How do i prepare my trees for their second season in ground?

This spring marks the second year in ground for the majority of my fruit trees. They were initially planted last spring and relocated last september/october. This is the first spring dealing with in-ground trees. I have a variety of Apple, pear, plum/pluot, cherry, and apricot trees. They are all planted in native soil on mounds. They were then top dressed with 2-4 inches of hardwood bark mulch. I’ve collected scionwood and pruned them and will be grafting in the next month. The trees had different levels of vigor last year. My cherrys and nectaplum were the most vigorous while the pear trees were least vigorous. My initial plan was to pull back the hardwood bark mulch and add some bagged compost to each of the trees to true-up any issues with settling and I wondered if I should be adding fert like 10-10-10 or something like tree-tone. What about manure or even manure tea? Or maybe soluble fertilizer like miracle grow?

Should I add fert or compost/manure to last years worst performers (Pears) while holding off on fertilizing the vigorous nectaplum and cherries? I know too much fast growth can lead to disease.

I’ve also read that hardwood bark mulch breaks down quickly and creates good soil environments. Should I rake the old hardwood bark mulch back onto the trees and add enough new mulch to get my 2-4 inches or should I replace it all together with fresh mulch?

Looking at my early bud development I’ll like get a small amount of fruit on the apples, cherries, and pears. Probably not on plums but we’ll see. If I do get any fruit set I’ll likely thin down to a couple pieces of fruit per tree. Just enough to get a taste but not enough to stunt the trees or cause problems.

Any advise?

That might not be a bad idea. I would feed fast growers mid-summer, or after fruiting.
Any of the amendments would work. I throw a layer of shredded leaves, add tree tone, and cover with compost. Once bigger, only leaves and compost. I would baby them they have been stressed a lot.[quote=“speedster1, post:1, topic:4695”]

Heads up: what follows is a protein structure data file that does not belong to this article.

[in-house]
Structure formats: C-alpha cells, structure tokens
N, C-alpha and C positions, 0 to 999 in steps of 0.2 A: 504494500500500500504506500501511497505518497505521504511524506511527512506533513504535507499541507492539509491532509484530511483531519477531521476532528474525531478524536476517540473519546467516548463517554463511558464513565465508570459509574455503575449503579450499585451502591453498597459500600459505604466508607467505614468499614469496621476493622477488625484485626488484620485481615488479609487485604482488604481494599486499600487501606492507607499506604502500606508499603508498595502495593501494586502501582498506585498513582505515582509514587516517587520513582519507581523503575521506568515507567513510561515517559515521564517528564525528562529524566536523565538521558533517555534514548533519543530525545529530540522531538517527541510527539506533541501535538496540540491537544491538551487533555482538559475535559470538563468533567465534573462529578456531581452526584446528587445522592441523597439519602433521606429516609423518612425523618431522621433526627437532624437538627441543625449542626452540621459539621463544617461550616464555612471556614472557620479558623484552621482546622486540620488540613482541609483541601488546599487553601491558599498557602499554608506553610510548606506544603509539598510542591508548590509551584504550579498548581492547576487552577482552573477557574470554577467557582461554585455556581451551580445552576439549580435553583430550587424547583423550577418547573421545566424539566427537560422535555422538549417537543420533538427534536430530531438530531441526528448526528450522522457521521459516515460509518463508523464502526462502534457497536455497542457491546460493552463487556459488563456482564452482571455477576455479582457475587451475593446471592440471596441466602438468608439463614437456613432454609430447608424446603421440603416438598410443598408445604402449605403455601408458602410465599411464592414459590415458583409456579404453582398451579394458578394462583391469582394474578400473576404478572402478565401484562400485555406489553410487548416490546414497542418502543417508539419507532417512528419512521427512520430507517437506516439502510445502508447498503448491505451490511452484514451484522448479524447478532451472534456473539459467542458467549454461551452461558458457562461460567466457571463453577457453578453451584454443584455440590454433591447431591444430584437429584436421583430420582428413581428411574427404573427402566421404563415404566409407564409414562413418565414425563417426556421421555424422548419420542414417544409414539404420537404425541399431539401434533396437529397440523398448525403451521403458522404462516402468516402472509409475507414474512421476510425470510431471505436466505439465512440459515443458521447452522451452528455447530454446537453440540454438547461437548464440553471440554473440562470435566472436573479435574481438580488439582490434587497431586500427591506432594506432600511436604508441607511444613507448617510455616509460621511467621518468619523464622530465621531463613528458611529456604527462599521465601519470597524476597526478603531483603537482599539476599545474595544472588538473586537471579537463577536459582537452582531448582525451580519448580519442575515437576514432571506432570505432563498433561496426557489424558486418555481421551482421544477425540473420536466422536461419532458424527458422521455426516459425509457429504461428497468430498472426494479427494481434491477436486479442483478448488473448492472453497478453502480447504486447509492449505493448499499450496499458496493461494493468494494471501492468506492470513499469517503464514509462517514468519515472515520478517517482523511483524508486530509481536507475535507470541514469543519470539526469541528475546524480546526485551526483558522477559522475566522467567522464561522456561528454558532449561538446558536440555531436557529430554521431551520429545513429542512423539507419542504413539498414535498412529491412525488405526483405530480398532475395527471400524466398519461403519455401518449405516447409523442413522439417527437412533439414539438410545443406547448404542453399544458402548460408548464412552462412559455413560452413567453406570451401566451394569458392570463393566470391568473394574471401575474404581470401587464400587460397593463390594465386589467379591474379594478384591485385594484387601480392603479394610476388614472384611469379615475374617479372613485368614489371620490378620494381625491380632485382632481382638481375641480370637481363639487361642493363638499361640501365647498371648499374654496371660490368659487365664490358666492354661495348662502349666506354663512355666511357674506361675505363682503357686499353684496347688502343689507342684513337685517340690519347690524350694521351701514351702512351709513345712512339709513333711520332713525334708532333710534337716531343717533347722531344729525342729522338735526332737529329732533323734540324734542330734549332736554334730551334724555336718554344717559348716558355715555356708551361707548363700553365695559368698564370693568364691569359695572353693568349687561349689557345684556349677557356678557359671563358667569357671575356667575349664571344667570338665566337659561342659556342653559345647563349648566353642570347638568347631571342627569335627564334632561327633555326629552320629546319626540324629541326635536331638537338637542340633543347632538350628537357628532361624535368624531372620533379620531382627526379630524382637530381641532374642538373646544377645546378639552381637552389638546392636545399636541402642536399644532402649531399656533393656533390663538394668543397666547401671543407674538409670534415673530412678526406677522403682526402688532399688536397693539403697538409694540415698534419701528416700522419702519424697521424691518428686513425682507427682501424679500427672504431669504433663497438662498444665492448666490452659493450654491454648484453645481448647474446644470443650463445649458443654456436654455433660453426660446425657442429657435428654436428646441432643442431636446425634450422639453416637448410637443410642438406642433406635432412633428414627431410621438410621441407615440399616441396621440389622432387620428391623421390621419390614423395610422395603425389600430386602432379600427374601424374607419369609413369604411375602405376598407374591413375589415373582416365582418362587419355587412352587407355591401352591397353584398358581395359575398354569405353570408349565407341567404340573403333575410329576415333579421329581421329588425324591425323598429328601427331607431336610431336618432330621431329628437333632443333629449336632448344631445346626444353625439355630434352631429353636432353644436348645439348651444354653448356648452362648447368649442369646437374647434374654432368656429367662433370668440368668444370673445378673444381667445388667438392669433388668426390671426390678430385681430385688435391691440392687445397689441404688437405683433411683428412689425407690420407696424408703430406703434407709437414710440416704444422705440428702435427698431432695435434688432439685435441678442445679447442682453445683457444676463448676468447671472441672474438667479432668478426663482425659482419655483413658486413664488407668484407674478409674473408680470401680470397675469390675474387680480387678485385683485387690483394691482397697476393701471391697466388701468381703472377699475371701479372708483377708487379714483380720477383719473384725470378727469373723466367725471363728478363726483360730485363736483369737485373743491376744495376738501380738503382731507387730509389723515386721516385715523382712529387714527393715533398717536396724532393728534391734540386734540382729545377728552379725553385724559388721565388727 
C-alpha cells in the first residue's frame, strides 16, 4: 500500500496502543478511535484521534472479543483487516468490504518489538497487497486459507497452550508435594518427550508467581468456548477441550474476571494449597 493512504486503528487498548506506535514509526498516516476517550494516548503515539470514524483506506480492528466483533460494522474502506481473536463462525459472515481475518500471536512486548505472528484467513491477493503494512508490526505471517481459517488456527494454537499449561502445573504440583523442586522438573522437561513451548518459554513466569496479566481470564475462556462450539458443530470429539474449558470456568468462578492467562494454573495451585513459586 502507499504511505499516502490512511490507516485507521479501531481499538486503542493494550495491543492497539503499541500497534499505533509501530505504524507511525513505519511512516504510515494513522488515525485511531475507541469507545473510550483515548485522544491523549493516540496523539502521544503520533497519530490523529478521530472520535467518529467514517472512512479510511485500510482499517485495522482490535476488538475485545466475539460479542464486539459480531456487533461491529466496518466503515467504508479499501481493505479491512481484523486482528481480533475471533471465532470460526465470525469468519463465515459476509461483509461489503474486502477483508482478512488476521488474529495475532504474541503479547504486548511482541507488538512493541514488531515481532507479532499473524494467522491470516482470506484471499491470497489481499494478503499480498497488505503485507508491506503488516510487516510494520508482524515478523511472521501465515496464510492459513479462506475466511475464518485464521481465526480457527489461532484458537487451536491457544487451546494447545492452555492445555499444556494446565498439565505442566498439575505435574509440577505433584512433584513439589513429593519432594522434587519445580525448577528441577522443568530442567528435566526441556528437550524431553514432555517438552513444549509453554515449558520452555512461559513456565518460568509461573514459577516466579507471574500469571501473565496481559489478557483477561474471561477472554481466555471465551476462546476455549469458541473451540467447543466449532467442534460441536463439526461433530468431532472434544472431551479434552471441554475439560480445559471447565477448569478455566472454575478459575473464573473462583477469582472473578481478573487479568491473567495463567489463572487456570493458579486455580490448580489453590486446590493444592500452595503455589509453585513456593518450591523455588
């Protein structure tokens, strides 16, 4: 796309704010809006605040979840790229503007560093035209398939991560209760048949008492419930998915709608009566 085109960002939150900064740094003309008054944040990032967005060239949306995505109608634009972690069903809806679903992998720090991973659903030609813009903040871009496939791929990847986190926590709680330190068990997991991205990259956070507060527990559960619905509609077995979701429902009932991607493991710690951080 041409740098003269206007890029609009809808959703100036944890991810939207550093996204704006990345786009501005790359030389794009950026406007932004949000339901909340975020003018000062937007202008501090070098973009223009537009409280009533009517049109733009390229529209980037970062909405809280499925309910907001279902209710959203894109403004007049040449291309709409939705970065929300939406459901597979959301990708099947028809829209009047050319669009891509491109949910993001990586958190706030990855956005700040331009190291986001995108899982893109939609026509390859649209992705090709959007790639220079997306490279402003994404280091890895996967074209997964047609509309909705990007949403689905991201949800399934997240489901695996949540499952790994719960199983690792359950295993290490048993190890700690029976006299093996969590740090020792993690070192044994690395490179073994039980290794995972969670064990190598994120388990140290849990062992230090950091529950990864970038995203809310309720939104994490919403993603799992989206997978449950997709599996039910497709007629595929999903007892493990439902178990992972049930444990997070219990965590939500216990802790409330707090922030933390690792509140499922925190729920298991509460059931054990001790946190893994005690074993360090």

I’ve also read that hardwood bark mulch breaks down quickly and creates good soil environments. Should I rake the old hardwood bark mulch back onto the trees and add enough new mulch to get my 2-4 inches or should I replace it all together with fresh mulch?
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No leave it there, add to it! You can move it to fertilize and such, but for sure put it back! Let it breakdown. Yes hardwood breaks down to the best soil around, good stuff! Quickly too.
Sounds like a reasonable plan and such. I would probably take more fruit. Just thin well. The fruit helps thicken the branches (without breaking!) if thinned right. Do not be surprised if it flowers, but is light on fruit. I have had that happen to young trees. Not a big deal, happens sometimes. So you may get less fruit than you think, keep us updated. Sometimes though they do fruit like crazy even young. I’m not sure why this happens to either extreme?

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Thanks Drew. Appreciate the advice. Funny you mentioned shredded leaves. I had forgotten that I put down a big mat of stressed leaves from my leaf grinder last fall. Those decompose nicely.

Leaves are very good, and one certainly should not waste them. Many times hard to find minerals are pooled into the leaves from the far reaching roots. An excellent source of trace nutrients. My soil is low in manganese, I do add manganese sulfate to soil and as a folier spray, once a year. I had a deficiency 2 years ago, it was easy to tell what it was too. Anyway the sulfate worked, no symptoms last year,.Selenium is also not at all in the soil. Most plants don’t need it. it was discovered as many farmers were just feeding animals local food, and they developed white muscle disease or lack of selenium.